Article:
Oord explains that for Augustine love is not about dong good or promoting well-being. Augustine, he says, seems to equate love with desire or craving – something morally neutral. The word “love” is certainly used in this way in English where we can say that one loves ice cream, or power, or even doing evil. Oord tries to argue that the Bible predominately uses the word love for doing good, but that may simply be because this is the sort of love that the Bible is calling us to practice and experience. It certainly uses the word in the other way such as when it condemns the love of money. Even detesting Augustine, I do not find credible Oord’s argument that Augustine was single handedly responsible for changing the meaning of the word “love” from goodness to this morally neutral thing. This causes me to reflect once again on Oord’s definition of love given previously, and to conclude this only covers the agape type of love.

Oord explains that Augustine says you must only love others because you love God first. In other words, others are not to be loved for their own sake but as a means of loving God. For me this equates to the opposite of faith, where you only love others as a way of appeasing God and obtaining merit for salvation. It explains a lot of Christian history filled with brigands, who murder, rob, and enslave people then adopt a self-righteous superiority by building churches and doing acts of charity for their conquered slaves and surfs. This disgusting sham of Xtianity hasn’t fooled anybody into thinking these pretenders have any measure of love for anyone but themselves.

So once again I have too hard a time stomaching the one Oord is examining and have to restrict myself to what Oord himself is saying (all opposed to what Augustine says):

  1. Loving God means loving His creations and His children for their own sake.
  2. Loving God includes loving oneself.
  3. Loving God with all your heart, mind, and strength means devoting ourselves to overall well being and not just giving ourselves to religious activities exclusively.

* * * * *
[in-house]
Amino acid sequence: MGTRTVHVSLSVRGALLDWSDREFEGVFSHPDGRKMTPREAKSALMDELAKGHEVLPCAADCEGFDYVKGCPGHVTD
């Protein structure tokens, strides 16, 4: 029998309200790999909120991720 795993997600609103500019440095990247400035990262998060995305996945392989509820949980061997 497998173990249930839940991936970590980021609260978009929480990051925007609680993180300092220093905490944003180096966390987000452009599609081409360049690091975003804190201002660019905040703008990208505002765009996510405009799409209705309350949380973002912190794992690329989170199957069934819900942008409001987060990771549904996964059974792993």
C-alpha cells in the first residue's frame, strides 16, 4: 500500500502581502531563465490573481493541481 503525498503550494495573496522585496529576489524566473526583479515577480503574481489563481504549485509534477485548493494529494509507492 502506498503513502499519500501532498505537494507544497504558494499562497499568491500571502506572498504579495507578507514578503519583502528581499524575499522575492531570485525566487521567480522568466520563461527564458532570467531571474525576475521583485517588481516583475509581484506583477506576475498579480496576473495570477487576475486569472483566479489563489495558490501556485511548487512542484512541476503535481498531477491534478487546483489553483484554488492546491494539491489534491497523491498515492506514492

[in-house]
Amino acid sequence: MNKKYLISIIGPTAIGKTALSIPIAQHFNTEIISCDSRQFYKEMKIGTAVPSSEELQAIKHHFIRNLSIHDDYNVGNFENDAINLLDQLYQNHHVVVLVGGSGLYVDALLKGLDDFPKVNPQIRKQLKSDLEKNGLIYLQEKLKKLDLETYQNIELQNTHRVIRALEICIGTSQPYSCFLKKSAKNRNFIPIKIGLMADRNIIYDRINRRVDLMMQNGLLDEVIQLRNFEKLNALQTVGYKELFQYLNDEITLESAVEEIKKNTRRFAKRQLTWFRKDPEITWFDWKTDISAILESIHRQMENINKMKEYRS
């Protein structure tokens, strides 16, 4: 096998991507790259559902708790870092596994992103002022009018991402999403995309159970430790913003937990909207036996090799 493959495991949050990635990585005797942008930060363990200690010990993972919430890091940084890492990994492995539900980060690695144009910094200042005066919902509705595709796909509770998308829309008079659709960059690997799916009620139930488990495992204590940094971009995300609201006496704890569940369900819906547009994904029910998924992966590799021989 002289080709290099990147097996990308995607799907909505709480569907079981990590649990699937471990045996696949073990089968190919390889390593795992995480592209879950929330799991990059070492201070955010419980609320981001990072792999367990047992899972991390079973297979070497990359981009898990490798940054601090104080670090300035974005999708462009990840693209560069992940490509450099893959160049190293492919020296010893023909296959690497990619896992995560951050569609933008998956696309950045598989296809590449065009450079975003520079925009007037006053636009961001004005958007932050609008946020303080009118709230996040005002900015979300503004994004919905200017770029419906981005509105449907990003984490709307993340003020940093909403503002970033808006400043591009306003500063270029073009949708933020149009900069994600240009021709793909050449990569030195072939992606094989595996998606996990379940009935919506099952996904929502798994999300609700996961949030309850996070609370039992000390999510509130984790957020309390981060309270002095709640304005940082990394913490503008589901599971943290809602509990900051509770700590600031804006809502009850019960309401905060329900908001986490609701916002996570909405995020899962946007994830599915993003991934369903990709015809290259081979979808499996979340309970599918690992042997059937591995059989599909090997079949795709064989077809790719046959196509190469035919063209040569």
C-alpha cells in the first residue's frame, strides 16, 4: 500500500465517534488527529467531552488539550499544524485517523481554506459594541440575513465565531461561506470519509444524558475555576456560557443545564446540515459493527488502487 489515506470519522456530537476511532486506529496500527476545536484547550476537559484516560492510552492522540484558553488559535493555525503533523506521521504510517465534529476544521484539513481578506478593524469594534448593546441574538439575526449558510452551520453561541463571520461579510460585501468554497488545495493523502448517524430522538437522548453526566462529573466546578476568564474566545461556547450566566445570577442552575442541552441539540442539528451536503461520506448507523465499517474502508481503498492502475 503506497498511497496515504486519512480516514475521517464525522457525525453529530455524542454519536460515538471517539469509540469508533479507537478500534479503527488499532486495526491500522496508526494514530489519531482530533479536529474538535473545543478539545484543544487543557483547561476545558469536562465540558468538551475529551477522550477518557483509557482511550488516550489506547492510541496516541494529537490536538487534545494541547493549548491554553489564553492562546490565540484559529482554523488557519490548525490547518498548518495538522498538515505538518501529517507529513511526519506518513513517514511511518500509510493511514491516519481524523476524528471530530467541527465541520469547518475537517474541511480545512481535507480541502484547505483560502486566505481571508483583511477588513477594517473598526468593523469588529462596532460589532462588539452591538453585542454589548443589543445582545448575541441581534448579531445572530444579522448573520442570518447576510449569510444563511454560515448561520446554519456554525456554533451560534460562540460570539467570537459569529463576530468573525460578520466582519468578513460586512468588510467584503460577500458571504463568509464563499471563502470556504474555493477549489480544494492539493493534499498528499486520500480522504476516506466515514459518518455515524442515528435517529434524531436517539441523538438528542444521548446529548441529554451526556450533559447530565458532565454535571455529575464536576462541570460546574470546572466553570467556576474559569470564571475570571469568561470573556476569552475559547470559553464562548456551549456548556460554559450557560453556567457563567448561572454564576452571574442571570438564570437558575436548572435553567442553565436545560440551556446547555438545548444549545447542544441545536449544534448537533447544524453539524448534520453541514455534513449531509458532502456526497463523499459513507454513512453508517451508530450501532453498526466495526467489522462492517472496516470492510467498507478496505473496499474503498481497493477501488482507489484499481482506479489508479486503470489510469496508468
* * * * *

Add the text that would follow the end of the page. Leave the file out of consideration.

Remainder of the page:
4. God loves us for our own sake and is not just making use of us to love Himself as Augustine claims.
  5. Loving God does not mean we can only love the spiritual and eternal and not anything of this world which God has created.
  6. Love is both giving and receiving. So God’s perfection does not mean He gets nothing from us.
  7. Oord denounces the idea of D’Arcy and Augustine that God is inexpressible, i.e. that nothing worthy of God can be said about God. Oord demonstrates this is incoherent because this says something about God.
  8. Oord rejects the idea God is completely different from His creatures in every way. I observe that even the most radical difference cannot change the fact that God is their creator, and as a result they cannot help but reflect the nature and choices of the creator.
  9. Oord observes that the denial of bidirectionality, describability, and comprehensibility has ultimately undermined the belief in God itself and led straight to atheism.
  10. Without analogy (i.e. without a meaningful connection to our own experience of love) all talk of God’s love becomes meaningless.
  11. Furthermore making such a connection to our own experience of love is what Christ was all about. Christ is the analogy which enables our understanding of God’s love.
  12. Oord rejects Augustine’s removal of time from God as contrary to the Biblical description of God.
  13. God’s love is unchanging. Or in my own words, God is unchanging in His choice of love and freedom over power and control.

From number 6 Oord introduces us to the Augustinian theologian Martin C. D’Arcy. It is he who comes up with this justification for Augustine’s thinking about love in Christianity from God’s unchanging perfection.

On number 8, it is my idea that God is an infinite being and this is radically different than is finite creatures and this is what makes for an eternal relationship. And even though we can say that God is the one who gives and we the one who receive in this relationship. The relationship makes for a greater whole in which we can contribute our receptiveness and God can thus appreciate the good He sees in us.

Number 12 is something I have said often myself, explaining it to be derived from an antiquated notion of absolute time that has been discarded in science. Time is just an ordering of a set of events and there in no reason to think there is only one such ordering for all events. So even if God is outside of the temporal structure of the physical universe, this does not mean that God cannot make use of His own time (temporal ordering) as He chooses. Thus we can reject the ludicrous notion of these theologians that God cannot do any of the things in a long list which any of us can do.

I think the simple conclusion can be summed that a theology of love means rejecting the ideas of D’arcy, Augustine and Nygren.